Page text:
After reading all the books lying around my room, I asked my grandmother for any new book recommendations.
As someone who is eager to share what she has learned over her lifetime, I knew she was bound to have a book to share.
A day later she came over to my house with a stack of books with Illusions on top. Flipping through the book shows large print with large margins, so I expected a brisk read.
What I got is a book I find myself coming back to over and over again.
The story follows Richard, a pilot who flies around the Midwest in a small plane offering rides to locals. He encounters Donald, a messiah who has quit his job of performing miracles to do the same thing as Richard. The plot is fairly simple: the two fly from place to place giving rides and talking over dinner.
Anyone looking for a complex narrative with character development won’t find it here, but the book offers a perspective that will change the way you look at the world.
As the two travel the country, Donald teaches Richard what he has learned throughout his life and challenges what beliefs Richard holds to be true. This is done through conversations and a handbook that Donald carries with him.
The primary message of the book, as the name suggests, is that most of the beliefs we hold are illusions. This is not to say that our five senses are misleading us, but rather that the way we think about what we encounter isn’t always correct.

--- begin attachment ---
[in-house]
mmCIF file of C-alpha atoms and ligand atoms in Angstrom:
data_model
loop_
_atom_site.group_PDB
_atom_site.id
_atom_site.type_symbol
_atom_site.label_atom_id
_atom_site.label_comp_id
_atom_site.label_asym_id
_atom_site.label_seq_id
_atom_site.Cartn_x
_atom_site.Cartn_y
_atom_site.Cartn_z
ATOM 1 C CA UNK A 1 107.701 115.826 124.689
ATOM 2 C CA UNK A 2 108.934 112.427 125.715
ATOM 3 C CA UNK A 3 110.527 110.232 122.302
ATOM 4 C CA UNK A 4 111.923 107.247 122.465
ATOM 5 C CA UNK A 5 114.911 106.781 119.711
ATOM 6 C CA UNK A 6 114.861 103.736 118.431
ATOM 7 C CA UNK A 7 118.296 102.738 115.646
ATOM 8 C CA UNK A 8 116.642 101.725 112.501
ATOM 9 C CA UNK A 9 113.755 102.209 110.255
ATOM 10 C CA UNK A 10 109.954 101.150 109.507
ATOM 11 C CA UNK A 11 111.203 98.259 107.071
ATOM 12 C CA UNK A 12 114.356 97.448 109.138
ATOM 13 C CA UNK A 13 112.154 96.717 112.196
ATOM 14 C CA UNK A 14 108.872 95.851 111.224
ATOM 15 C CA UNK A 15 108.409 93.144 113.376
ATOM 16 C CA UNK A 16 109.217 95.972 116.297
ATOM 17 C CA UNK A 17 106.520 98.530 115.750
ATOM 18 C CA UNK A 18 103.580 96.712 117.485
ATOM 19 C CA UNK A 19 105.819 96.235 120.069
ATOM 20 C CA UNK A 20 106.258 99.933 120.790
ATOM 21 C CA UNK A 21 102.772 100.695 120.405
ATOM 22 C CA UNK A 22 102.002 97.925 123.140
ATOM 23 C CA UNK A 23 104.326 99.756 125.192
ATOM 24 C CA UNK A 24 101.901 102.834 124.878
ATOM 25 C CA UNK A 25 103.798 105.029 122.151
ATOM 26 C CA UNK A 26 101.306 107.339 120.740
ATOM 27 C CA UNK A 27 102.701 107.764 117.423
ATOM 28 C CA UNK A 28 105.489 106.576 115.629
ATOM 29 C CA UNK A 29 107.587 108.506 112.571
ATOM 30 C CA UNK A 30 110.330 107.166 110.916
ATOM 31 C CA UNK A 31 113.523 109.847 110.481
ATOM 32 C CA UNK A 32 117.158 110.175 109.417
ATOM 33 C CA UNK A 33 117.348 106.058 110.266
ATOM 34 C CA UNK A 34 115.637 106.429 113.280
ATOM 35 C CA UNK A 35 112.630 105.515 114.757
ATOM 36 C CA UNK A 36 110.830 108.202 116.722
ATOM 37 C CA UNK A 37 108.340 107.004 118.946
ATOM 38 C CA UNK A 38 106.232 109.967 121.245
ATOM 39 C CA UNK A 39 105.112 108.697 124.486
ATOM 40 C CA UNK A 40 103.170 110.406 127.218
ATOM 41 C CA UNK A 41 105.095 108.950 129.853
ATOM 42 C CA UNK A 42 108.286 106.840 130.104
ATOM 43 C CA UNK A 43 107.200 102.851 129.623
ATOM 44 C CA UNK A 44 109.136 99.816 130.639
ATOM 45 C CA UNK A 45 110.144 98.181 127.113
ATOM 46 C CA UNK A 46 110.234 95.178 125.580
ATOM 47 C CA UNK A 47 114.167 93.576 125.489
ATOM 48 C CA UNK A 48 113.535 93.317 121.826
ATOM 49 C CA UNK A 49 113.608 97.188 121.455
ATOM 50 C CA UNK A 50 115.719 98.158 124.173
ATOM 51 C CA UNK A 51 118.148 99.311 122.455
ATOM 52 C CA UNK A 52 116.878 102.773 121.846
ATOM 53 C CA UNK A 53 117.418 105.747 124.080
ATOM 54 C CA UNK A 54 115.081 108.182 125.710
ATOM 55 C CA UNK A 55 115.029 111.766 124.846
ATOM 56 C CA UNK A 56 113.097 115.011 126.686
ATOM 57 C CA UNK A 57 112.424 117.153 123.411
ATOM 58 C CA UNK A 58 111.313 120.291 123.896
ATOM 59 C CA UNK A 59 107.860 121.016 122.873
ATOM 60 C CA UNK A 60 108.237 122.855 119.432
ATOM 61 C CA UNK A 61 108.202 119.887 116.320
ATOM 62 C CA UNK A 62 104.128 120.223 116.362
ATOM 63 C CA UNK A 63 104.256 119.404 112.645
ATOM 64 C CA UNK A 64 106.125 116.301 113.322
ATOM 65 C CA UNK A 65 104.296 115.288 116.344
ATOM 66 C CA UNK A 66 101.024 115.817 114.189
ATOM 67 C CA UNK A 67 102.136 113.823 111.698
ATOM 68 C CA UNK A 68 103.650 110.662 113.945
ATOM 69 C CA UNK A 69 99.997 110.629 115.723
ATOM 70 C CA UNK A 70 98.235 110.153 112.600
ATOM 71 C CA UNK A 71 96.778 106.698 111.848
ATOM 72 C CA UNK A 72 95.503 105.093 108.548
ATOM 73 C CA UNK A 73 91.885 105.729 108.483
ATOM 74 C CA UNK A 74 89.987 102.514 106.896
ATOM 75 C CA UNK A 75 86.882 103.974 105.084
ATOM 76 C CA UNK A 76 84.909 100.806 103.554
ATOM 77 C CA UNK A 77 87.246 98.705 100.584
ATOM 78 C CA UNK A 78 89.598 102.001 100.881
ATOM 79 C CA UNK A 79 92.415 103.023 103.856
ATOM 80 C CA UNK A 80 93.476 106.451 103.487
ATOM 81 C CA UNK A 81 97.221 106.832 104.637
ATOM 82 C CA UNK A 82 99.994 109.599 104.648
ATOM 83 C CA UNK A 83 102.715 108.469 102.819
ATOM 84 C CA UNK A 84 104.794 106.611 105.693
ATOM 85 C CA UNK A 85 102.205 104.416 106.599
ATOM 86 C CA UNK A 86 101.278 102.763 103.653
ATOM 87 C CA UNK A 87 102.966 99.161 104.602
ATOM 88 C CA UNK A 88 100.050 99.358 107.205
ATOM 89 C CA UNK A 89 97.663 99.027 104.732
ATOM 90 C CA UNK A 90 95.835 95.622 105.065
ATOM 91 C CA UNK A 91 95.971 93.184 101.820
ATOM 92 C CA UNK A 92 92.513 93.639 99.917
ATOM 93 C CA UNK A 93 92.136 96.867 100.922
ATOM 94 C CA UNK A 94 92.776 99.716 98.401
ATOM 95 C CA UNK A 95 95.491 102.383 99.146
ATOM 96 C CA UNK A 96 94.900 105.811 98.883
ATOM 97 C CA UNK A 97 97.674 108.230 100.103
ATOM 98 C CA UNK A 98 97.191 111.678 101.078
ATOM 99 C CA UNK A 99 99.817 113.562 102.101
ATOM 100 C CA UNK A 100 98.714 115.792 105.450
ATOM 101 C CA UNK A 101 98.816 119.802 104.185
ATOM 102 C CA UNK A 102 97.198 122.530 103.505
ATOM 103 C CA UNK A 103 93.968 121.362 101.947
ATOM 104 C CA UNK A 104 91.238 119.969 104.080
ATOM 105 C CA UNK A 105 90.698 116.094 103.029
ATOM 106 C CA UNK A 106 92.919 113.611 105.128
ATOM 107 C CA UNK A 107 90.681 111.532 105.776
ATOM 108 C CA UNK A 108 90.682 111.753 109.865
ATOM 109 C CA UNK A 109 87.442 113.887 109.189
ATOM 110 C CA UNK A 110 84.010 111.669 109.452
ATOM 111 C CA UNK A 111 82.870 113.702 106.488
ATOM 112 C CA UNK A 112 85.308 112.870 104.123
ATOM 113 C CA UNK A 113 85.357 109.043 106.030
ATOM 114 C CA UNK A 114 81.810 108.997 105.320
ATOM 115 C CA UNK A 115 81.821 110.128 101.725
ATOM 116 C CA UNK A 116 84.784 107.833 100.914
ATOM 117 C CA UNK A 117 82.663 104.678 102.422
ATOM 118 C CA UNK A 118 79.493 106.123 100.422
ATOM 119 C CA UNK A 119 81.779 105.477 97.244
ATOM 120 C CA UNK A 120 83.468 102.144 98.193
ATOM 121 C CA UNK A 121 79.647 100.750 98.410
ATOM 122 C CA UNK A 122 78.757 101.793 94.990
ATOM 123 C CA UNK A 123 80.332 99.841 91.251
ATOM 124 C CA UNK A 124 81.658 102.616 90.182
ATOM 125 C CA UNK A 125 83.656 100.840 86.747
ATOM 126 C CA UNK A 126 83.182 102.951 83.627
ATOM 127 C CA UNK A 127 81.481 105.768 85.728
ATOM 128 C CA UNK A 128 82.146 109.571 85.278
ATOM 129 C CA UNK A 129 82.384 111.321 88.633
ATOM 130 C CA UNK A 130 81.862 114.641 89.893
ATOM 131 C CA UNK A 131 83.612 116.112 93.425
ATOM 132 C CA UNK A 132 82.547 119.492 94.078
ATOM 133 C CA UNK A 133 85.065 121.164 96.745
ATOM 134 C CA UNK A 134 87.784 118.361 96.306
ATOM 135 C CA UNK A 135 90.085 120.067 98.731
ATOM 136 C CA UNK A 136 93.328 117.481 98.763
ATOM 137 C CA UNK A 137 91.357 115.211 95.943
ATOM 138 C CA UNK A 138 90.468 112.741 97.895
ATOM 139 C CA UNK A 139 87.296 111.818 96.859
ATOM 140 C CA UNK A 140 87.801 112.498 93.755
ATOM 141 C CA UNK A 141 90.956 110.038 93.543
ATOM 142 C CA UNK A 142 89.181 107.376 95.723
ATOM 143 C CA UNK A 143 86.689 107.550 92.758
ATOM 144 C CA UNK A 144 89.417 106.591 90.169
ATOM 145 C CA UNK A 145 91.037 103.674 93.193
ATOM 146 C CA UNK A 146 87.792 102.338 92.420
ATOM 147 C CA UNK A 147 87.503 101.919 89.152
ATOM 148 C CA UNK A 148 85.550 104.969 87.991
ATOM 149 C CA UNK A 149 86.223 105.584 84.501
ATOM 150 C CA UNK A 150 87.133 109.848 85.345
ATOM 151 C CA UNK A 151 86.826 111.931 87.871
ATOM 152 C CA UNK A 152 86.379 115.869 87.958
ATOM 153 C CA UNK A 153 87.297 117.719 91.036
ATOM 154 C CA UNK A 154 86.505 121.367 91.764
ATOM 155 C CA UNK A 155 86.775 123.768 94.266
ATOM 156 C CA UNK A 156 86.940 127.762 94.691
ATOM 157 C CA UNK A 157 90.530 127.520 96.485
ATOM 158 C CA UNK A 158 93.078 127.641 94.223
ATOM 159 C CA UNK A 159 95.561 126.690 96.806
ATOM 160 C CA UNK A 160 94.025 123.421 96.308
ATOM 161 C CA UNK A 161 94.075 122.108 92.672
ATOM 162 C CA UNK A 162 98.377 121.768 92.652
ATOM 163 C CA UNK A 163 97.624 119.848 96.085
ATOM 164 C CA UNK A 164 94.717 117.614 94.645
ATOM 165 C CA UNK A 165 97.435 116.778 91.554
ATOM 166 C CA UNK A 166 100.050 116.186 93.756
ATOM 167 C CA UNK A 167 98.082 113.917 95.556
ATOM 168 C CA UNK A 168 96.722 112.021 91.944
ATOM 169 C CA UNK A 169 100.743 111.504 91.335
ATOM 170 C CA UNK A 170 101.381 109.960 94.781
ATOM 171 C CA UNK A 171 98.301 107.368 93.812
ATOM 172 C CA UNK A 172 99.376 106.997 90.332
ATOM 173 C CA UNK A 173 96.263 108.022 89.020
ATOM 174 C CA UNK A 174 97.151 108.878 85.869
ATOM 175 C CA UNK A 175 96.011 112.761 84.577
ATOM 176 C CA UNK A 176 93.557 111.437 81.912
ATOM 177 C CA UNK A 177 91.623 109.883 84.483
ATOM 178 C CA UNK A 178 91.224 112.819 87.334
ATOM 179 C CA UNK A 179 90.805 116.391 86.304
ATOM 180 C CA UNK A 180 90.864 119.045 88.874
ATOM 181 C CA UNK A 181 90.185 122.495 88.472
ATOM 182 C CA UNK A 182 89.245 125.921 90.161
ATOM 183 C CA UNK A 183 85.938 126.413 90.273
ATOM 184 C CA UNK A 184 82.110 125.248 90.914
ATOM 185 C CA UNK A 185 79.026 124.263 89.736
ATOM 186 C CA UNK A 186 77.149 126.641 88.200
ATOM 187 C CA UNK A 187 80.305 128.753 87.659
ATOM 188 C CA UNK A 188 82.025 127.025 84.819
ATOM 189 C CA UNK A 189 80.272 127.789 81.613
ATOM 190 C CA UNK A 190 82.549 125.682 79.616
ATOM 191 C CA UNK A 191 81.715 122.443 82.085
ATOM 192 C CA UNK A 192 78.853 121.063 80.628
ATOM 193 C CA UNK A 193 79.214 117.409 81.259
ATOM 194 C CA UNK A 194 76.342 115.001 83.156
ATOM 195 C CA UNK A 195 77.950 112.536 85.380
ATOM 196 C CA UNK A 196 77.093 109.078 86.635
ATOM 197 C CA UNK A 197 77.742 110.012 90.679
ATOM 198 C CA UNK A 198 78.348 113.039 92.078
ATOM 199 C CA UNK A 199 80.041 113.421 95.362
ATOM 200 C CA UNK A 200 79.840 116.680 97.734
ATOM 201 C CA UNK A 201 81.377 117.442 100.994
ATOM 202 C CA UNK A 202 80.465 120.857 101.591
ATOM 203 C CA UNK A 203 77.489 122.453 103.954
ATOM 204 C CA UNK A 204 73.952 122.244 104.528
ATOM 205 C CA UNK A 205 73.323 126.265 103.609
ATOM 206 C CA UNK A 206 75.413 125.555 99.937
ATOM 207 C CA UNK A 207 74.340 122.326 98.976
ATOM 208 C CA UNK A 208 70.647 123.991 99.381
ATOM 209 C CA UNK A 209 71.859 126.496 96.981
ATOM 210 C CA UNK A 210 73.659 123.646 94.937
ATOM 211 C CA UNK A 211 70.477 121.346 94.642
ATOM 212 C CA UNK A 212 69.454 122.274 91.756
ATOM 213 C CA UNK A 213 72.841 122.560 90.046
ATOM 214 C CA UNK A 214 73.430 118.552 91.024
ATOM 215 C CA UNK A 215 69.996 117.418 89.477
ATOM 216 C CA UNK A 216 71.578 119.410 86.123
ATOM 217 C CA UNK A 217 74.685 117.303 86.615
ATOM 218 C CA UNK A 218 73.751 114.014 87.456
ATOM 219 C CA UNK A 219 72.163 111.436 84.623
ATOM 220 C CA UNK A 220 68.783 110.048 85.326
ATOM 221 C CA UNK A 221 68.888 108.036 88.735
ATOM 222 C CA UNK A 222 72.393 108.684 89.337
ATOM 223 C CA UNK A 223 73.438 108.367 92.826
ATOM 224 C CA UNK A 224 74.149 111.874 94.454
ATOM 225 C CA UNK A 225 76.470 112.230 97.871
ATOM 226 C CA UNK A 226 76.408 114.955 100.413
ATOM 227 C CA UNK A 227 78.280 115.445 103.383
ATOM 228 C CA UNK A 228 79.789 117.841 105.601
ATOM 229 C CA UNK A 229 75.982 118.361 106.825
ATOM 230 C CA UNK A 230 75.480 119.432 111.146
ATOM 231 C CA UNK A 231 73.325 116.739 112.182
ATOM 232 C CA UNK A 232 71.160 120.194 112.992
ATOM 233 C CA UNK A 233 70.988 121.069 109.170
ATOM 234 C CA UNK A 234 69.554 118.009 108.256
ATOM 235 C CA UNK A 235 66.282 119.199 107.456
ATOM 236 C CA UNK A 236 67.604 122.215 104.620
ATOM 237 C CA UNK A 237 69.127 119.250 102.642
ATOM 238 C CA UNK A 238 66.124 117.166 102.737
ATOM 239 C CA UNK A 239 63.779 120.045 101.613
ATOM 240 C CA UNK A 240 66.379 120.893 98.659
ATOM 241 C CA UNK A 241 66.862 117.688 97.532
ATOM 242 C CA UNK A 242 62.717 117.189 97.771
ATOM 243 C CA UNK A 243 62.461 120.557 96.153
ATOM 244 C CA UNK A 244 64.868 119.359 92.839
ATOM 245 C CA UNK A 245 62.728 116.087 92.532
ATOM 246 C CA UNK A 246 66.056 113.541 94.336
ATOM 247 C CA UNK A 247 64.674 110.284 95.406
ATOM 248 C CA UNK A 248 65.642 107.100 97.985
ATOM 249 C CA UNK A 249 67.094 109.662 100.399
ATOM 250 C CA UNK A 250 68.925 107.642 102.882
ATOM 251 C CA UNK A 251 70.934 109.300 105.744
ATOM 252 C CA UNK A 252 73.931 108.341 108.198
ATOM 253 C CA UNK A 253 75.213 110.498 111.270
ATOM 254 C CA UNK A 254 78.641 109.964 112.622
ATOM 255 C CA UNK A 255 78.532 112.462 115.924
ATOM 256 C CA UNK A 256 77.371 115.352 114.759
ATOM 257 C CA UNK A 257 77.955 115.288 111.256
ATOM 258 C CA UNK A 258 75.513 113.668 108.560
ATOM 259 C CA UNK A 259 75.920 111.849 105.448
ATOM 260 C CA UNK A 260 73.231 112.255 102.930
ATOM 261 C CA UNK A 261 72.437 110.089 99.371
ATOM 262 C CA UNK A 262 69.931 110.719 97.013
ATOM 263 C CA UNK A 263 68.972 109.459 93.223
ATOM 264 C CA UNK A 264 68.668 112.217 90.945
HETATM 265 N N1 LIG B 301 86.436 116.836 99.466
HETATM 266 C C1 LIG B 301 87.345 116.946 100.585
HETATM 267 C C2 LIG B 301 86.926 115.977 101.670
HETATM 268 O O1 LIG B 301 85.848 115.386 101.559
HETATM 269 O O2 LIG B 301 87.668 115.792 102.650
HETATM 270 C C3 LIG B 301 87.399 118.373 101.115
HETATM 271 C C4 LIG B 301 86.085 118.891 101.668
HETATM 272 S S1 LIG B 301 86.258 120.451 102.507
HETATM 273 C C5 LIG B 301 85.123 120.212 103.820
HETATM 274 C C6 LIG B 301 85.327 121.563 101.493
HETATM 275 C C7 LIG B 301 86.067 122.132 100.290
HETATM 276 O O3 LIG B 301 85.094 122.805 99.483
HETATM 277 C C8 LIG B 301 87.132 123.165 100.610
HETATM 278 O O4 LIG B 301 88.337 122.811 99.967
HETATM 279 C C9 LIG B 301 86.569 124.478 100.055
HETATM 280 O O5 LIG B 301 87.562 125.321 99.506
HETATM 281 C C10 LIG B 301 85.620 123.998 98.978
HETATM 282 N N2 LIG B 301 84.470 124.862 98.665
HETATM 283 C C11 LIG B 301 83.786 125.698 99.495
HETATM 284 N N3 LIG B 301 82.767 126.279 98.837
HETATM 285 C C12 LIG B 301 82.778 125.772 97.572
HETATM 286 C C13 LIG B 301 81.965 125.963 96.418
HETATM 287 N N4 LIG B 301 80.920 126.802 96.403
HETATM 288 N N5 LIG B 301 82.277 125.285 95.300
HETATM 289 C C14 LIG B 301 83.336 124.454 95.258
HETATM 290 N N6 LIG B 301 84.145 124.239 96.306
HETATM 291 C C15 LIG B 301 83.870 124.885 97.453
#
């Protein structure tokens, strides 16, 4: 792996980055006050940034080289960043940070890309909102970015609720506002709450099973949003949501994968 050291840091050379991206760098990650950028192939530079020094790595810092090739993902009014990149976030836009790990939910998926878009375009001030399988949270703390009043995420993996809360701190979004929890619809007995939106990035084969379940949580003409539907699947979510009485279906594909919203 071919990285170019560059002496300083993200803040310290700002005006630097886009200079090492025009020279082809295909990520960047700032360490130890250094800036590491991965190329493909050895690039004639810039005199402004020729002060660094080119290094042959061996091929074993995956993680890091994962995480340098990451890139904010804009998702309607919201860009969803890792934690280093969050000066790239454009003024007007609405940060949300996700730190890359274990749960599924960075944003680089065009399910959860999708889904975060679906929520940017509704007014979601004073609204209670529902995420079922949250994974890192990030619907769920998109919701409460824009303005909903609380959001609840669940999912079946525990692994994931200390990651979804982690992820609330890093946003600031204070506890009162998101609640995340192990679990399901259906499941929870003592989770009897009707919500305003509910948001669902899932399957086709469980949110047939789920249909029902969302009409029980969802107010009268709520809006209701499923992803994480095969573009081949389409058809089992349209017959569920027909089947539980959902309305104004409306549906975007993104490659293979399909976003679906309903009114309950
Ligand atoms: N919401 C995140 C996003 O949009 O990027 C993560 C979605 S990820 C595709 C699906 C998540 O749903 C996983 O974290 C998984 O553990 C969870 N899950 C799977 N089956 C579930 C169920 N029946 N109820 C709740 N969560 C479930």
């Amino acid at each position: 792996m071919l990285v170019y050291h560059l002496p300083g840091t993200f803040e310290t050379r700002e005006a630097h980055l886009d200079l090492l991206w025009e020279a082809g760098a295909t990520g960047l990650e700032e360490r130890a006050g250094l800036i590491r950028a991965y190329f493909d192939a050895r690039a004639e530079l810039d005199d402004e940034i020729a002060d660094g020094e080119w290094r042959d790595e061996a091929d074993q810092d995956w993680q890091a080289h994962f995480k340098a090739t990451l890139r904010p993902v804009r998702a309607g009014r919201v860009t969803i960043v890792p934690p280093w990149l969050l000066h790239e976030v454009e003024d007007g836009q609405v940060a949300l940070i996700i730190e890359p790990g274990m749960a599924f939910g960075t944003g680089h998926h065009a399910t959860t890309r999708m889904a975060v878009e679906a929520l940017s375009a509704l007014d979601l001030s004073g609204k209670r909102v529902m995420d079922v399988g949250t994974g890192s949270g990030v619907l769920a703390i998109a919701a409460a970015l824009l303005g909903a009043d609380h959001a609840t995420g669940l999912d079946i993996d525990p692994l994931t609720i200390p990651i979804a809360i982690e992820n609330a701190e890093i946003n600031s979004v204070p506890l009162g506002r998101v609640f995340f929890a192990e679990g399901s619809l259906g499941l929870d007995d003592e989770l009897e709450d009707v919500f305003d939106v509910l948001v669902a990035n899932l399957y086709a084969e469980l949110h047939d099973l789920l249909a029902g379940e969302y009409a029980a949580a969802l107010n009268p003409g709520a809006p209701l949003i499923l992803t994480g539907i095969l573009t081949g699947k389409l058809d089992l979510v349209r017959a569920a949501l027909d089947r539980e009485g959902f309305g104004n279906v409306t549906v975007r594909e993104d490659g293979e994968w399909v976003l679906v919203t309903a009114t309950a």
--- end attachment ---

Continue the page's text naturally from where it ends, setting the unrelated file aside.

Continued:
We impose our own beliefs on the world — meaning we create our own realities.
The book is centered on this notion and proceeds to give advice on how to view the world. There are no political stances or suggestions pertaining to what you should do with your life, rather guidelines of how you should think about what is around you.
These messages come in the form of symbolic interactions and a number of one-liners.
Many of the quotes, such as “Argue for your limitations and sure enough, they’re yours,” force you to stop and think for a moment.
On the other hand, there are plenty of light-hearted tips like, “The best way to avoid responsibility is to say I’ve got responsibilities.” This mix of ideas keeps the book fresh.
When reading Illusions, it is necessary to take time to pause. Many quotes go unexplained and interactions seem pointless unless they are analyzed.
Reading this quickly will leave the reader feeling as if he or she has just read about a normal guy meeting a hippie. However, deep examination yields several life lessons.
I recommend bringing a pencil along to underline meaningful sentences, as it gives time to consider what is being said. Anyone interested in philosophy will enjoy this task.
Overall, the book is packed with abstract ideas and a positive outlook on life.
It may be too out-there for many readers, as it takes the idea of illusions to an extreme. A gaunt plot may also deter some from reading it through. If one focuses on the ideology though, he or she will find it to be a rich book with a lot to offer.